Monday's New York Times features a front-page article on the cutting-edge prosthetics work being done at Walter Reed for soldiers who have lost limbs. Much as the Times tries to apply a positive spin to this feature, it does nothing but piss me off.
How could an article about dismembered young men and women, literally torn apart physically and emotionally in the prime of their lives, be portrayed in a "positive" manner? Concentrating on the science and talking to the most upbeat amputees imaginable is a start. I really do have to give it up to some brave soldiers who are really handling their new lives in admirable fashion:
"Maybe not contact football," he said. "But flag football. I figure I've lost a couple of inches on my vertical leap, but I plan to play basketball again. I was always a point guard, so I should stay on the outside anyway. My dad was not so concerned about my losing a leg. He just wanted to know how I was going to be for elk season..."
...For routine tasks, like shaking hands and holding a glass, he snaps an artificial hand onto the end of the device. For other challenges, he removes the hand and snaps in the hook or the pliers-like grip - "It's great for changing an oil filter" - that he carries in his backpack. At home, he has snap-on kitchen devices, work tools and separate hands that help him write, play golf, shoot pool, even cast a fishing rod...
Then, generously sprinkle the article with plenty of examples of how these new limbs are as good as the originals. Wrap it up by talking about the future of thought-controlled prosthetics...and we're ready for Bush's next State of the Union address where he boasts not only about the new schools opening in Iraq, but how his little War did so much to advance limb-replacement.
It's certainly true that some amazing work is being done. And I don't doubt it's on the cutting-edge, and worth writing about. But this article leaves the impression that Walter Reed is getting ready to churn out a bunch of happy-go-lucky Steve Austins and Inspector Gadgets. There is no mention made of anyone having a hard time adjusting to life with less than four limbs or blind or otherwise scarred for life. It also fails to mention whether every soldier coming home "incomplete" will get this treatment. Much is made about the "spare no expenses" approach being employed in these cases, but that seems to be quite a departure form most coverage I've read about recent vets. And the Bush Administration (among others) has a pretty poor record when it comes to following this type of thing through over the long run. What happens when Pvt. Johnnie needs a new attachment for his $85,000 artificial hand?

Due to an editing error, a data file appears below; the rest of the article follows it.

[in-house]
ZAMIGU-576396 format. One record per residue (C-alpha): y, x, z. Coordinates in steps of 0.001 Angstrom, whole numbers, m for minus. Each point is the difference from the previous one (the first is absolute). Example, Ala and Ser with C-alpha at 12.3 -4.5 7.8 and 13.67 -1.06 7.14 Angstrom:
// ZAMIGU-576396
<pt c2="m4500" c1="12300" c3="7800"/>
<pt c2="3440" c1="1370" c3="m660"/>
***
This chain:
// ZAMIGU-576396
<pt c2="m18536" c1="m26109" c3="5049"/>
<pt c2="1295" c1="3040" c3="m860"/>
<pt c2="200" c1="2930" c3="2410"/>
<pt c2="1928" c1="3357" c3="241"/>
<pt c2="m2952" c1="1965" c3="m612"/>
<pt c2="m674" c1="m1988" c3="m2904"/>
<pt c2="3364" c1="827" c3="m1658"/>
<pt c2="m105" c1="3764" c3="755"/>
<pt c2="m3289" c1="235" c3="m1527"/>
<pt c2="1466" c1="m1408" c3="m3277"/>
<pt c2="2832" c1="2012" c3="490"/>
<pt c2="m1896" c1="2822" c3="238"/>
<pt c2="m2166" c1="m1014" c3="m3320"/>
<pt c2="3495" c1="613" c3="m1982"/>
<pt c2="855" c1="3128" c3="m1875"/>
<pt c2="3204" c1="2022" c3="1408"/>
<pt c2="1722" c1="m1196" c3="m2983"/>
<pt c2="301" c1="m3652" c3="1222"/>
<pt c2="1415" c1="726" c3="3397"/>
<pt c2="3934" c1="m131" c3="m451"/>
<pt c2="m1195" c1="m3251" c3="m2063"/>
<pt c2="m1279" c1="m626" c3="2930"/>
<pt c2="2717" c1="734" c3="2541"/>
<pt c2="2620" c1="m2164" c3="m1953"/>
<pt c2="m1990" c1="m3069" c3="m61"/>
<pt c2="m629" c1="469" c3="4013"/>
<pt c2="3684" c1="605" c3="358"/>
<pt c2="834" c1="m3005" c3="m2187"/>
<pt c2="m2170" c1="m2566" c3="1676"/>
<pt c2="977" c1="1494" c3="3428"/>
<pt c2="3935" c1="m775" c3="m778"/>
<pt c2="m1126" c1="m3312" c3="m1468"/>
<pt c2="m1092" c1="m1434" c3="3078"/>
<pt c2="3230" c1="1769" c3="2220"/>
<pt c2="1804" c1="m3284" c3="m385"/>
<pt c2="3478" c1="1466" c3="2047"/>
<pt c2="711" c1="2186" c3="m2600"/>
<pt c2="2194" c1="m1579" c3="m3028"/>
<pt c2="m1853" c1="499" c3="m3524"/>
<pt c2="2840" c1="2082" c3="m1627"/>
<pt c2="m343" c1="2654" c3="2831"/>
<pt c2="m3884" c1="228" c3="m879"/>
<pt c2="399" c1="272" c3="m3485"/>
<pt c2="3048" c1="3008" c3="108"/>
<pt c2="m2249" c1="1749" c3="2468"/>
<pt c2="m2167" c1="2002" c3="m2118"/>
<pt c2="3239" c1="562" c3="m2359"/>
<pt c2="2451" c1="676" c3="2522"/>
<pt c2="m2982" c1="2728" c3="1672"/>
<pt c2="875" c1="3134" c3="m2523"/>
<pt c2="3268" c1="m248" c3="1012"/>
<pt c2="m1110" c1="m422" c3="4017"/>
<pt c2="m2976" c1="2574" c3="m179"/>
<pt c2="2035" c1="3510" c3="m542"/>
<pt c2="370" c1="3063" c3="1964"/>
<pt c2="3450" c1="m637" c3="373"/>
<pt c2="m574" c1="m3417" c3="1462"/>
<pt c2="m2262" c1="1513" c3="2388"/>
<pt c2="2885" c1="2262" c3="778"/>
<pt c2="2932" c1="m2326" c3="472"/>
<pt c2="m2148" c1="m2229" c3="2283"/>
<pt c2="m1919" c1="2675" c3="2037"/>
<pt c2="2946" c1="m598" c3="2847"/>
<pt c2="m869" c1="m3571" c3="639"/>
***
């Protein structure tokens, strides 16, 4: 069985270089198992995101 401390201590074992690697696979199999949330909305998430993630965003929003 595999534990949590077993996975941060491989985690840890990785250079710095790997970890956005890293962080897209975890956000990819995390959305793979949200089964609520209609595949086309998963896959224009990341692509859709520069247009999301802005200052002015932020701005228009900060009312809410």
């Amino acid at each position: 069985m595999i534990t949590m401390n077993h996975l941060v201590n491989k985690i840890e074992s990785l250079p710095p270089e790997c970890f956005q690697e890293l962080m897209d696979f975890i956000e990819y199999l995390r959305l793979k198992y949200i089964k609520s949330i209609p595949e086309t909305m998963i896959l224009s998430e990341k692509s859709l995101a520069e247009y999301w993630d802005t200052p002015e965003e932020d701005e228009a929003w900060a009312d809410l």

The closest this article gets to somber is this 'graph (my emphasis added):
Now far removed from the front lines of military action, Sergeant Wilson and a growing number of other soldiers have shifted to the front lines of prosthetic medicine. By virtue of an unusually large population of young men and women in peak physical form who have suddenly lost a limb, in many cases more than one, Walter Reed has become one of the nation's leading hospitals in rebuilding bodies violently torn apart. Of 675 soldiers injured in Iraq since the war began last year, about 100 have been fitted with artificial arms and legs. In any given week, about 20 of them are at the hospital in some stage of rehabilitation.
Of 675 soldiers injured??!!! Where the f--k are they getting a number like that? Is that 675 soldiers that have lost limbs? Because there have been a hell of a lot more than 700 injuries. There have been at least twice that many medical evacuees! [UPDATE: The McLauchlin Group has an estimated 22,000! medical evacuees!]
Now I'm not saying the Times shouldn't update us on these soldiers. And I don't have a problem with a health / science-oriented article about prosthetics. I'm not even against a feel-good story per-se. But this article paints a bit too sunny of a picture, and seems to have some glaring ommissions, mistakes or misleading numbers as well.